August 05, 2017

What to do if your assailant has a gun?

Many times in my self-defense class I get asked what to do if the attacker has a gun.  This is a great question that requires a well-rounded explanation to gain an understanding of what your options are.

It’s about problem solving what is presented to you.  When dealing with an attacker with a gun it is best to have different tools available to you to solve that problem. There may be instances when utilizing those tools is dependent on your location, proximity to attacker, and weaponry being presented to you (handgun versus rifle, shotgun, etc). 

We have to recognize that attacks of any nature are tense, uncertain, and rapidly evolving in which we have to make split second decisions.  Take that a step further and understand that your body will have a significant reaction to this critical incident stress such as elevated heart rate, rapid breathing, reduction of fine motor skills, and slowing cognitive ability that causes hesitation.  How you handle that stress will be a factor in determining the effectiveness of your response.

First and foremost, you must mentally prepare that not only might it happen to you but you will WIN the encounter!!!  The appropriate mind set is the first requirement for any effective self-defense strategy.  This requires a warrior mindset and concern about your personal survival.  No one is immune from being attacked so don't take your continued survival for granted just because it hasn't happened to you.  The mind must be trained just as the body is trained.  Train the mind and the body will follow. 

Second, you must open your eyes to the world around you and raise your level of awareness.  Your mental state, tactics, and training will all be used to WIN the encounter from the onset.  It allows you to immediately recognize threats, immediately develop a plan, and immediately implement the plan.  Awareness and mental preparation are everything in real world situations.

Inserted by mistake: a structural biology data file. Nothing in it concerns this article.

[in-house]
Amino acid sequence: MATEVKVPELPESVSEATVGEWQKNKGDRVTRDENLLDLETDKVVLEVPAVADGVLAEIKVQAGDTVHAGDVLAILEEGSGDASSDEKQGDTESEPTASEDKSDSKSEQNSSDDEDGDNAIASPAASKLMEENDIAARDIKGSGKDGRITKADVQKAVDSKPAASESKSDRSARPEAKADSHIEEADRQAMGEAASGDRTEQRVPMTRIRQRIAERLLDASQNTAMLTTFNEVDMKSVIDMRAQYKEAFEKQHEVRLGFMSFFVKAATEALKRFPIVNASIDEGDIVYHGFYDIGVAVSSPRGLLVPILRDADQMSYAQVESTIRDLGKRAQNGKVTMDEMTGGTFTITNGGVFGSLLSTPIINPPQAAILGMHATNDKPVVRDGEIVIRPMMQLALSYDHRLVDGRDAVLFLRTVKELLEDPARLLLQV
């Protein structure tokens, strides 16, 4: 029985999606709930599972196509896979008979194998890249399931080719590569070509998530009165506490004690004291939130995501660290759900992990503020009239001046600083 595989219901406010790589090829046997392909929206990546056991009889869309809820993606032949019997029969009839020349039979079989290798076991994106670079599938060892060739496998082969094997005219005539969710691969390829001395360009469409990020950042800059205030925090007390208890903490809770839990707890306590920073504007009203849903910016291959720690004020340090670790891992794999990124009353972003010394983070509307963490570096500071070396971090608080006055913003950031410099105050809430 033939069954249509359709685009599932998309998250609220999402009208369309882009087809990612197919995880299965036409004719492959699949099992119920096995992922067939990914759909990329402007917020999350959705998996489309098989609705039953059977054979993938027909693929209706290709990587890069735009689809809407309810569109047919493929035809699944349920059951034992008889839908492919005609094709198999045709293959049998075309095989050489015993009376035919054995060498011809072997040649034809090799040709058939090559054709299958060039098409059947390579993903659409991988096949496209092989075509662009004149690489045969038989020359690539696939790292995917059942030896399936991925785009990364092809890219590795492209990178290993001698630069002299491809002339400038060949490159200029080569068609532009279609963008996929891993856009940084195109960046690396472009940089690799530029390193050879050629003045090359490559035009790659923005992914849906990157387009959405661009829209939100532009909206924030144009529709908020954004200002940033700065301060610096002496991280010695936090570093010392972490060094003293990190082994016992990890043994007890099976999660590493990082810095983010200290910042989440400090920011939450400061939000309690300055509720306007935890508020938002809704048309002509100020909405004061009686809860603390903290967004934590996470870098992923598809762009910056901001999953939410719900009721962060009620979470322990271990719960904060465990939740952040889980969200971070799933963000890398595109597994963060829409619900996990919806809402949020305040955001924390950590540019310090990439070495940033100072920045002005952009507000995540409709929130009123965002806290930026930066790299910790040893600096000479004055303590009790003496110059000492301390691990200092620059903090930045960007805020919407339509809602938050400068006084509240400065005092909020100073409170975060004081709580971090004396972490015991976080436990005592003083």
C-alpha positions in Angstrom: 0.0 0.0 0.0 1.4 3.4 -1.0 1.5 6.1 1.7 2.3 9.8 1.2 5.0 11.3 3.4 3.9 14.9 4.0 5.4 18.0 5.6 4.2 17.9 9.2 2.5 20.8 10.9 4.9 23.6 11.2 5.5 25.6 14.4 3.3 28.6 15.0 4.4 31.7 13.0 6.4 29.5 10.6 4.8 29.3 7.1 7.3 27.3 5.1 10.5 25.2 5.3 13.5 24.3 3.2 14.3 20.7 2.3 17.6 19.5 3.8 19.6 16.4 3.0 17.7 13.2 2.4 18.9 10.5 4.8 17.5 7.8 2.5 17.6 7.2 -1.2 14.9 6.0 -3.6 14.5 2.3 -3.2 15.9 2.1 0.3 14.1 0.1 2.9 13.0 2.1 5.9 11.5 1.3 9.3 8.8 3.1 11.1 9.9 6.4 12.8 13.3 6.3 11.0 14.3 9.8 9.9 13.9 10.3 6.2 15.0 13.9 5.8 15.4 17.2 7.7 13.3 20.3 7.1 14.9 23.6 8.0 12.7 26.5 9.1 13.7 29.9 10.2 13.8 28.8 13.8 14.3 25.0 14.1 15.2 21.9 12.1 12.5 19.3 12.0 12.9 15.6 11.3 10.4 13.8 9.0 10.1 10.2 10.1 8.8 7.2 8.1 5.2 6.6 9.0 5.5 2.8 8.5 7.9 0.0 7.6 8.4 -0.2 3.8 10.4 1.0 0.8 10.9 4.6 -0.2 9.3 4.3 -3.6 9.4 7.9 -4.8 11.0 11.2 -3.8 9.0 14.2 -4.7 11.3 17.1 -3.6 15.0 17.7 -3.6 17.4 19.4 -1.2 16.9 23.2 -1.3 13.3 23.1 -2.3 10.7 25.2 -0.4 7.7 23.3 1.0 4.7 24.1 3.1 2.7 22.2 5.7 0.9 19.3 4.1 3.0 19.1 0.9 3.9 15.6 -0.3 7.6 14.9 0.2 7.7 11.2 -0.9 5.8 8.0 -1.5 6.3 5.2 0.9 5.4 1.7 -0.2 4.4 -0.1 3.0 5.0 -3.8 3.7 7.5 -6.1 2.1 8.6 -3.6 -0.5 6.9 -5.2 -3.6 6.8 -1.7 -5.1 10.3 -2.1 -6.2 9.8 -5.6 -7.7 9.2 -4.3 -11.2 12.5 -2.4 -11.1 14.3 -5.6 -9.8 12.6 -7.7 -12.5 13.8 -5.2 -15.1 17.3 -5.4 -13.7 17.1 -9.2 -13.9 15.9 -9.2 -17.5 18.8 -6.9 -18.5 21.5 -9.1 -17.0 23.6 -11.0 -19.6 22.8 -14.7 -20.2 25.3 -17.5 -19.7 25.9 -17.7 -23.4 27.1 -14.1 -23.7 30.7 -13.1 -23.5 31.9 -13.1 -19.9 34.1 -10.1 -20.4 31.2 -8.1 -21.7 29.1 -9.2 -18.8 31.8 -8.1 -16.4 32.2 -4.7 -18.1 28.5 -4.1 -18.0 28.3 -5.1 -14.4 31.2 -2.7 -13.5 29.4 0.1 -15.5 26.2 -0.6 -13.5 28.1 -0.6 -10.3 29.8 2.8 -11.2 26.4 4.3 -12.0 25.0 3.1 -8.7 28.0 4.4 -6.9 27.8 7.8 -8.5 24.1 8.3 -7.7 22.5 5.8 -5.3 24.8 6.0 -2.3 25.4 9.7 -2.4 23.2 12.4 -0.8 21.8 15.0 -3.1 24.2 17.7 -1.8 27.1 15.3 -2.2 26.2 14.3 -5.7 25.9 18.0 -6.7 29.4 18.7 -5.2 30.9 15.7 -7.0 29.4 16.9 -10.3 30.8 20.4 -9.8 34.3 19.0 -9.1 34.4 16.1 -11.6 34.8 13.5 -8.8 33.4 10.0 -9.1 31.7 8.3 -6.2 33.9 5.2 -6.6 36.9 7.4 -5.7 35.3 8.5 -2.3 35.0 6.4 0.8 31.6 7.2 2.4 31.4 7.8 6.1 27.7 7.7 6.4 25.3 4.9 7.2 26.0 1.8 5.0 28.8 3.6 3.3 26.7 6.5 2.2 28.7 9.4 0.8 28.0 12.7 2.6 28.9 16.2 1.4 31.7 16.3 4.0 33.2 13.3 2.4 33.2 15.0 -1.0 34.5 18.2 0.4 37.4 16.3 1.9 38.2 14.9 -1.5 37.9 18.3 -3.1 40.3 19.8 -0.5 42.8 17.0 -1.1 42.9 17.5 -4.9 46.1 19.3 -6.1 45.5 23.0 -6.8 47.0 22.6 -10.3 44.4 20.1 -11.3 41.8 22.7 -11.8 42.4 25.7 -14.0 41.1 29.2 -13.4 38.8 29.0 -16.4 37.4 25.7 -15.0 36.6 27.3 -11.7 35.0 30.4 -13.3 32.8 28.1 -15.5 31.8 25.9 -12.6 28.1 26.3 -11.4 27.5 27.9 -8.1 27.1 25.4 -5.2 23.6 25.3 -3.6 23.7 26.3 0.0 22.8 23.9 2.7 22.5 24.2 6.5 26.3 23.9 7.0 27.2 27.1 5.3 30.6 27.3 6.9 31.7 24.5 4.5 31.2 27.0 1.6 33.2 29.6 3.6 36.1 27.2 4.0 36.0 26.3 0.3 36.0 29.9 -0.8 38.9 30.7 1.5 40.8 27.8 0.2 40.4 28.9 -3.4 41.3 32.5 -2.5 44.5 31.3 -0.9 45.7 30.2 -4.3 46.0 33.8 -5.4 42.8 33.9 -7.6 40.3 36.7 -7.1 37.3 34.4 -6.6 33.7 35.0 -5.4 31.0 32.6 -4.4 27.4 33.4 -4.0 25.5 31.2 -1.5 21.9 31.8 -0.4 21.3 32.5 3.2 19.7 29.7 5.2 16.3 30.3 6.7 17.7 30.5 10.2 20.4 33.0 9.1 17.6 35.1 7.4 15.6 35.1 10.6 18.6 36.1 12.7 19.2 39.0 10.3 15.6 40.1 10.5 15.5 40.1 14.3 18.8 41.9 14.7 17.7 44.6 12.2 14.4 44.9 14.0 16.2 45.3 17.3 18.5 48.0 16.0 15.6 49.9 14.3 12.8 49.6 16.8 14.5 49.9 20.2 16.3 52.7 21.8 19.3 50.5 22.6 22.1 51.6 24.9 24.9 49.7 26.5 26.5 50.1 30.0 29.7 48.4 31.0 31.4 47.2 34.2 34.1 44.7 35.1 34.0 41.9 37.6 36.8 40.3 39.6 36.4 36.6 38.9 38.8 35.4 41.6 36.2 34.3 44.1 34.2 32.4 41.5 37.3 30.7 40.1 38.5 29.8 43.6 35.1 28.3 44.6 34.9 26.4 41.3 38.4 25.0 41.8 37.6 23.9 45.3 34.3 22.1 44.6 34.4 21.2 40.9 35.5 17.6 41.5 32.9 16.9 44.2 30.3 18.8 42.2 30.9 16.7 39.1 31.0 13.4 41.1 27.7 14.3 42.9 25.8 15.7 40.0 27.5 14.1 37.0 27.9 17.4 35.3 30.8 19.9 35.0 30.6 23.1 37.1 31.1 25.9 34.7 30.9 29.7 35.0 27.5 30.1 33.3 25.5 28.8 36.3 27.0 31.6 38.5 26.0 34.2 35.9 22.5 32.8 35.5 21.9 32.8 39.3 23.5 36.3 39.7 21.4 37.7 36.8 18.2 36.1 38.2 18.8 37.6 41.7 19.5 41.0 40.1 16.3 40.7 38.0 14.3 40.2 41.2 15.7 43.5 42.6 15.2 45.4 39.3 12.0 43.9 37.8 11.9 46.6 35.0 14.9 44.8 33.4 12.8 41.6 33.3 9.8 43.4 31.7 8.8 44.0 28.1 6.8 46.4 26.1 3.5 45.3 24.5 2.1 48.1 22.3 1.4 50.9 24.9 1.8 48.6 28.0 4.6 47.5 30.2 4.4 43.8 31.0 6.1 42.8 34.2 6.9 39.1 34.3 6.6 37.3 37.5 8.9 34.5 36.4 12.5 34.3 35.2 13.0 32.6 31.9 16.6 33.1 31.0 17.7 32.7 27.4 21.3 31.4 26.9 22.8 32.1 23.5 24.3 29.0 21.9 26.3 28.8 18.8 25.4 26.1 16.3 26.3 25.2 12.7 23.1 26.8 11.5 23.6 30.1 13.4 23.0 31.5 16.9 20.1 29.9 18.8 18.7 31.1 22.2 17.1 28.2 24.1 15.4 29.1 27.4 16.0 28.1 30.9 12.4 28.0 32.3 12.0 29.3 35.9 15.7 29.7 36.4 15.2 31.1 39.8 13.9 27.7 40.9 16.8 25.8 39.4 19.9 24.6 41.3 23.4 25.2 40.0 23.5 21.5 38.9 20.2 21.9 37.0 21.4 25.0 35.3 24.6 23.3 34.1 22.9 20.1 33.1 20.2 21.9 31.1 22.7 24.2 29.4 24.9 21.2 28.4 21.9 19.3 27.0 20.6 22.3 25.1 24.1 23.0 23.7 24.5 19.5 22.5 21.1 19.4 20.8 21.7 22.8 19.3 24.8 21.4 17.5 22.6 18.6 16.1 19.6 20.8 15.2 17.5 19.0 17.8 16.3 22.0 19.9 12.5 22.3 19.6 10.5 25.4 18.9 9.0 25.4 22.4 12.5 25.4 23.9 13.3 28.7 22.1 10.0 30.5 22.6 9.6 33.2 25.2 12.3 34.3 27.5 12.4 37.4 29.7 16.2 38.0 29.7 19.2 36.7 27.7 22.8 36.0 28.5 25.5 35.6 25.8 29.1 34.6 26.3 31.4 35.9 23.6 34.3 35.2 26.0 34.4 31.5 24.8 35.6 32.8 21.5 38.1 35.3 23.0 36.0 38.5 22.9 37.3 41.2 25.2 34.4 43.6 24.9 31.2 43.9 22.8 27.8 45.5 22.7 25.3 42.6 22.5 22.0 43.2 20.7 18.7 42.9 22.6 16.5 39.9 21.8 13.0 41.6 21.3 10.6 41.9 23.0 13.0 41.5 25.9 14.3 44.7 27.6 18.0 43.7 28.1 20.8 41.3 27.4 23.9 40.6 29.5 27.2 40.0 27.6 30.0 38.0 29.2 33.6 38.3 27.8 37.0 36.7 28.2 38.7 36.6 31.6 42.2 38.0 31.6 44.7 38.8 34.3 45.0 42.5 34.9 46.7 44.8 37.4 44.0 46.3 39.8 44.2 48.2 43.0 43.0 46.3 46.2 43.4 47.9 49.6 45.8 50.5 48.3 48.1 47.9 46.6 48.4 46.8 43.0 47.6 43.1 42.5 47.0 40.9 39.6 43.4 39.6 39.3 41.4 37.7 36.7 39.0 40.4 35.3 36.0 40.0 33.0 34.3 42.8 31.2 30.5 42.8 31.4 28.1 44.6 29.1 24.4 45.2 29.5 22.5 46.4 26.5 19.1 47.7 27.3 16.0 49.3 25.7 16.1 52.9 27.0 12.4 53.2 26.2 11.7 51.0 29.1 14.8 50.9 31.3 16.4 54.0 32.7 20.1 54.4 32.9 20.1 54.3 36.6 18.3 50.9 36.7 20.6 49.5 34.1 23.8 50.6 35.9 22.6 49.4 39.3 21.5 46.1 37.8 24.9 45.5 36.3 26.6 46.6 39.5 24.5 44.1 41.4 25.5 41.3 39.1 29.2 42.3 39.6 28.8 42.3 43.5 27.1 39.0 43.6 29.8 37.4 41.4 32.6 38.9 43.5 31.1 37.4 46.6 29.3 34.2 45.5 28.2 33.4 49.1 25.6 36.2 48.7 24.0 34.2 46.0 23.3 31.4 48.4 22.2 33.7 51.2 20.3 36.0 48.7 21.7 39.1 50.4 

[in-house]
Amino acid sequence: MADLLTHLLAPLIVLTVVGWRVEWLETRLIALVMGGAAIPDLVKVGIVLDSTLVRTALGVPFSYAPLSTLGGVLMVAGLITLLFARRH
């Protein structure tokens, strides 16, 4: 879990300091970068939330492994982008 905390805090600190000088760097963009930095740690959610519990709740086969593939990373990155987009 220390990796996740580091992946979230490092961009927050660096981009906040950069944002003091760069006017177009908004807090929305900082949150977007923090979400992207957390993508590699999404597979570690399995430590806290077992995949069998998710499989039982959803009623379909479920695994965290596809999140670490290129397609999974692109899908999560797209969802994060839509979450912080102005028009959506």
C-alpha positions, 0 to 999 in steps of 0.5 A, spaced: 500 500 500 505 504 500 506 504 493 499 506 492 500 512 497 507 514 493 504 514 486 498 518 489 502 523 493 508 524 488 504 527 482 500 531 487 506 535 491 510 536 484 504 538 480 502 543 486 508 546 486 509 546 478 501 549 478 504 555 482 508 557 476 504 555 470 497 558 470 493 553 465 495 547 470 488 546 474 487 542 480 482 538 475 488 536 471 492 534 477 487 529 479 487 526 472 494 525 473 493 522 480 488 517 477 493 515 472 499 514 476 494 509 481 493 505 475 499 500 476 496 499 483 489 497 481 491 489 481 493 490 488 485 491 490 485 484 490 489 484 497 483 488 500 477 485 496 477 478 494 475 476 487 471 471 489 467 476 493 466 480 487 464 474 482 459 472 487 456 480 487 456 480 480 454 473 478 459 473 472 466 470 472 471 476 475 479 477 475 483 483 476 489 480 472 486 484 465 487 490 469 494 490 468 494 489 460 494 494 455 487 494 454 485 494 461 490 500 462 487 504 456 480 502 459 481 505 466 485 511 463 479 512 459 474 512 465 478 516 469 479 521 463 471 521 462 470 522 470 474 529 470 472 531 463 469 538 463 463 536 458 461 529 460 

Lastly, the most important and fundamental level of survival is to stay alive.  To accomplish this, one must be prepared both physically and emotionally to prevail.  This means that you must know some physical skills of self-defense and have the appropriate mind set. 

I have identified some steps you can take below if this situation presents itself to you and includes whether or not you are armed with a tool to solve that problem. 

If you have no weapons other than your firsts, elbows, knees, etc.

You must develop your knowledge of target areas to strike, specific movements and techniques specific to you, your size, your ability and identify how to manipulate body mechanics that allows you to stop the attack and focus on disabling the attacker, allowing you to get away safely. 

  1. Get off the center line of the attack.  We don't want the weapon pointed directly at us.  The bullet travels at 1,000 feet per second so that first movement needs to be quick and deliberate moving away from the barrel of the weapon.
  2. Secure the weapon.  We do this by physically taking control of the weapon while making sure it is not pointed at us if we are in close proximity.  The exact movement will be dependent on whether the gun is pointed at our head, torso, if we are in close proximity, and what type of weapon it is.  If the barrel is pointed at our head, we make a "V" with our hands together-palms facing out, thumbs overlapping, and push up and under the barrel of the gun moving it up and off our forehead.  If the gun is pointed at our torso we move off the center line of the barrel while stepping in closer to the attacker.  If the attacker is not close enough to us we may need to consider running and trying to find cover that will stop the bullet if we are fired at. Zig zagging radically while running will make it more difficult to hit you.
  3. Strike the attacker.  We do this as a follow up to "securing the weapon" which allows us to strike a target area that either distracts or disables to then move into the next step of taking the gun away from the attacker.
  4. Take the gun from the attacker.  We have to utilize forceful movement with the barrel of the gun pointed away from us and toward the attacker in order to follow-through with stopping the attack and gaining control of what can hurt us, the GUN.
  5. Point the weapon you have taken in a safe direction (at the attacker if necessary) while creating distance.
  6. Check for additional threats/attackers/bad guys.
  7. Exit the area immediately.

what to do if your assailant has a gun

If you have the D.A.D.® 2:

Why incorporate a Non-Lethal device into Self-Defense Training?

To give you the advantage of having hands on skills but also train you with something that may be necessary to stop that attack.   The Defense Alert Device (D.A.D.) is the first non-lethal personal safety device with smart technology. It is the #1 Rated Military Grade Pepper Spray that utilizes custom Bluetooth technology inside of its polycarbonate shell (the same thing as bullet proof glass is made out of).

The Bluetooth alert immediately sends out your location to friends and family anywhere in the world that they can receive via text, email and the app itself, if they have it. If not, they can receive it via text and email.